His upcoming film, Kushti (fight), will mark over a decade of his presence in the Hindi film industry. And even though Rajpal Yadav is barely half The Great Khali’s size, he promises to put up a fight in this film. And instead of buffing up for the role, he had to deconstruct his muscles as much as he could.
“I was supposed to look meek for the character of a postman, that I am playing. So, far from building up my body, I was on a constant unhealthy diet of stuffing my face and reducing whatever muscle I had. I had to ruin my body,” says Rajpal, who was floored by the unpretentious and simple premise of the movie.
He adds, “It’s a very unusual love story. There is this village, which is packed with wrestlers and body builders. It’s a tiny postman’s story of how his love survives and stands out, both figuratively and literally. The title of the film is symbolic in life, whether it is kushti to survive or achieve anything,”
Yadav bursts into laughter every time he’s asked about his co-star and their pairing in the film, since the title led everyone to expect a fight. But apparently, it’s not that predictable.
“It’s not like he’s going to be lifting me and throwing me around, nor will I be lifting him (laughs). It’s a situational comedy most of the time, but the film has comedy, drama, relationships, emotions and much more,” says Yadav, before adding, “I think he’s a very sweet guy and it was amazing how he got along with the crew and ‘fitted’ in. It’s commendable how he has made himself a brand the world over.” The Great Khali, who stars as himself in this film, visited India after many years for a promotional activity last month.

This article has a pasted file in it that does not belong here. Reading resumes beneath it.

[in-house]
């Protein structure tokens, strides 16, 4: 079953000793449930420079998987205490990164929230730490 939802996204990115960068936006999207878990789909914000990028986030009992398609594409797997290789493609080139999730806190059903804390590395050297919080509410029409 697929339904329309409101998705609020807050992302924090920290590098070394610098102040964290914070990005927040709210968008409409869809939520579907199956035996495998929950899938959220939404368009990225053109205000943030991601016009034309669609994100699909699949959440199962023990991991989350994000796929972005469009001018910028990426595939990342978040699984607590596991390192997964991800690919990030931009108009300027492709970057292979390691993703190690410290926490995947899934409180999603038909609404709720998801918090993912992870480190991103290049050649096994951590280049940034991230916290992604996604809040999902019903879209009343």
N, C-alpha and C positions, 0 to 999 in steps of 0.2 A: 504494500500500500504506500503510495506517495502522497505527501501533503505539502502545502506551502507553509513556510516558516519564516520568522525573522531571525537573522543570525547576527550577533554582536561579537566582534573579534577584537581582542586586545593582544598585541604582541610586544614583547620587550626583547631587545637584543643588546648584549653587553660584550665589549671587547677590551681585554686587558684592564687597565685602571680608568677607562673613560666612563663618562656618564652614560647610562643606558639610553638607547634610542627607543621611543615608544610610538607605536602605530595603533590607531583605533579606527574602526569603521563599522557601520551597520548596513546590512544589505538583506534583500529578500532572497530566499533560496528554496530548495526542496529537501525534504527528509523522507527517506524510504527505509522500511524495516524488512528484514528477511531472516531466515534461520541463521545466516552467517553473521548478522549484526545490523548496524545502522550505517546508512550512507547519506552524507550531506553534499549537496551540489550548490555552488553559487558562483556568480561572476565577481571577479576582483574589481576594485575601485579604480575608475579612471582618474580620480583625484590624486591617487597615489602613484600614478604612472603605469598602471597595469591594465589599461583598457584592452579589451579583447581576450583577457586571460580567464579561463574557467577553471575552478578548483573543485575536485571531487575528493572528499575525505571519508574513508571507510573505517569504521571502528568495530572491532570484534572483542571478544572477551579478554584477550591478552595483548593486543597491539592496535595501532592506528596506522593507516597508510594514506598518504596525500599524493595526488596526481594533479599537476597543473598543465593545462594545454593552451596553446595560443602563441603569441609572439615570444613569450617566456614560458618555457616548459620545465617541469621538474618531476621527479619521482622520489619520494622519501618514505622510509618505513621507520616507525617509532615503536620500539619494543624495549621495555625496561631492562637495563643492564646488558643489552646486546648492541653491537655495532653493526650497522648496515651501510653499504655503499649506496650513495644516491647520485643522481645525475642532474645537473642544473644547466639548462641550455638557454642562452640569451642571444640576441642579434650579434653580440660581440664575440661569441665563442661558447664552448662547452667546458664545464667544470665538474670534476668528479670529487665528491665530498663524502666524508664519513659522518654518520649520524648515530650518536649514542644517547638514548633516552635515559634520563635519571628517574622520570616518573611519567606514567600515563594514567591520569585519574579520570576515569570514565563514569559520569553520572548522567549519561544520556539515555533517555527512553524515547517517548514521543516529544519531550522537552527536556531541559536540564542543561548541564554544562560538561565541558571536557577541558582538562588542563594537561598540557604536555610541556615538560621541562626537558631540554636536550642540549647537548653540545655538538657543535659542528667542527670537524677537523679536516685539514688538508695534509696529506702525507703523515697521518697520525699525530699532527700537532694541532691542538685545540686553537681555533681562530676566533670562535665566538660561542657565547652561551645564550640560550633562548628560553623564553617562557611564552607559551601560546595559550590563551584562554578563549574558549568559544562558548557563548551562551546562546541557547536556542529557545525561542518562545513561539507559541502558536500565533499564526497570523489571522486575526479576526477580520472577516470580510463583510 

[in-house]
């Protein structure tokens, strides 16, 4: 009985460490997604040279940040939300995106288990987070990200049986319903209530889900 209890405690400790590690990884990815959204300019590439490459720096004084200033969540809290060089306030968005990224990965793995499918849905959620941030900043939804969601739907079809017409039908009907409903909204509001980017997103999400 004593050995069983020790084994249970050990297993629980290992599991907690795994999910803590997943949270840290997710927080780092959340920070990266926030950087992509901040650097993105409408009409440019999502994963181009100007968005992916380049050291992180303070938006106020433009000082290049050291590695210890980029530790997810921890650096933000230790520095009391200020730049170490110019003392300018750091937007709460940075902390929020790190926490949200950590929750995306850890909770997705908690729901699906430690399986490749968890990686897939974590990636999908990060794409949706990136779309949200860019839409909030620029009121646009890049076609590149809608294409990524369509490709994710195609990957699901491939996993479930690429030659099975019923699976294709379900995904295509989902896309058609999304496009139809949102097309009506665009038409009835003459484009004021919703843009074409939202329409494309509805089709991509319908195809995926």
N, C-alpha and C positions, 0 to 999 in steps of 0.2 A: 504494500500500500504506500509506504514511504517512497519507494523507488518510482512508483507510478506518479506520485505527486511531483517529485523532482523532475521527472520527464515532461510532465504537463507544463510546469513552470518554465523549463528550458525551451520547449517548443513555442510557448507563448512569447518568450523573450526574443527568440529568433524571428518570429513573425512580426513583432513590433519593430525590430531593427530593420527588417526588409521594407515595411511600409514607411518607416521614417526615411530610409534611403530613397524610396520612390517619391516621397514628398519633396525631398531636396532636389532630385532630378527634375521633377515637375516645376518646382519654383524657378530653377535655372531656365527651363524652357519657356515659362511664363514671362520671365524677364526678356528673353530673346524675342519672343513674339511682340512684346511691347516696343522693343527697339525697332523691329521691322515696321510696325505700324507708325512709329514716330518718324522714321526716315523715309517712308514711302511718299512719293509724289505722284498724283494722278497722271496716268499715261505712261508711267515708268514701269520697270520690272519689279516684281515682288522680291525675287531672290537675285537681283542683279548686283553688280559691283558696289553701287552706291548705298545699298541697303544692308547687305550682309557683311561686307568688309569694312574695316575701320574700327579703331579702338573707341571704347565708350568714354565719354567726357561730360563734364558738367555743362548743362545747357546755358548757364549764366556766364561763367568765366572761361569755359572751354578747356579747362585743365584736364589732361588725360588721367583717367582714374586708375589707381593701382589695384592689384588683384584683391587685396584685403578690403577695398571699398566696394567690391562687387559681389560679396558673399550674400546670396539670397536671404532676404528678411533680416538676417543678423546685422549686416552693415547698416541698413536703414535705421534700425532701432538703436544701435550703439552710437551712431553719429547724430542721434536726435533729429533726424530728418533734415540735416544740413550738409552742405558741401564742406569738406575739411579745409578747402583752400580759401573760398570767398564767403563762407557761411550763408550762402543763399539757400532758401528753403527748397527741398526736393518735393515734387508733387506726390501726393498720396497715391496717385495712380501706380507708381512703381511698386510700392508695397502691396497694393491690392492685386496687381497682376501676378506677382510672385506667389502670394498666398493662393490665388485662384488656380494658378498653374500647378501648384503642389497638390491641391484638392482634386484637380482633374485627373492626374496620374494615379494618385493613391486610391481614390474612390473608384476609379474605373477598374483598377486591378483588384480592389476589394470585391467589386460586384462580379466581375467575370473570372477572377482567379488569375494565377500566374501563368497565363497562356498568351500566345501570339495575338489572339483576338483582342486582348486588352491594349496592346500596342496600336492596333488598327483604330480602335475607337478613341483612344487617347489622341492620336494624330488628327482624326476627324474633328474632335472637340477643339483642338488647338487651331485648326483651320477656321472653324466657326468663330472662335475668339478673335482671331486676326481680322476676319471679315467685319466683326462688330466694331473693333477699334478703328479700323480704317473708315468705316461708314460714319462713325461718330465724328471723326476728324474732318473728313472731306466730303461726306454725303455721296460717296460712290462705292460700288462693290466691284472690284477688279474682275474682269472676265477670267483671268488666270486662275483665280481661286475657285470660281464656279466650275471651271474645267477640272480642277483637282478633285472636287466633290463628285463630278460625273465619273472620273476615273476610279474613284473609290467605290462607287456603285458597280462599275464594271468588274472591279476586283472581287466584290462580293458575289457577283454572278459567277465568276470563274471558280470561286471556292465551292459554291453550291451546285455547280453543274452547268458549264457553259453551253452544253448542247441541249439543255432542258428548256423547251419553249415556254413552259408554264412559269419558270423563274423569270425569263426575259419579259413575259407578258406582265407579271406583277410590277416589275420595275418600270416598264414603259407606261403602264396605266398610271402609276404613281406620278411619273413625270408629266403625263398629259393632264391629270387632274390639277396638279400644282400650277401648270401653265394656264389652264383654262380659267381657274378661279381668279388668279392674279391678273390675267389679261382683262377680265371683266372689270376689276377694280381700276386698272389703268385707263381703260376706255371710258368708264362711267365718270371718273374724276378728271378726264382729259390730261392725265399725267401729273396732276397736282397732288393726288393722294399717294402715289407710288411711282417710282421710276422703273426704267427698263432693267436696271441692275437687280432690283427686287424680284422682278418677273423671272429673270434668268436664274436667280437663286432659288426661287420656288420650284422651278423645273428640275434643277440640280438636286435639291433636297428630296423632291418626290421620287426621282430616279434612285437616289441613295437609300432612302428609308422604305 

“I feel this is the most ideal time for the film’s release. Initially the multiplex strike, then some other things delayed it, but this timing is perfect,” says the actor, who has done over 150 films in his 11-year career.
At saturation point?
When asked whether he is nearing saturation point with the roles he’s being offered, he refutes, saying: “I have got a chance to do a lot of semi-commercial and meaningful cinema without getting caught or restricted to either world. Everyone has accepted me and I constantly look forward to playing challenging roles. “I’ve just matured now and have more responsibilities as a man and as an actor. I am not a star or a character, I am only a student of acting. As long as I act, I will treat every role like a teacher, and remain a student.”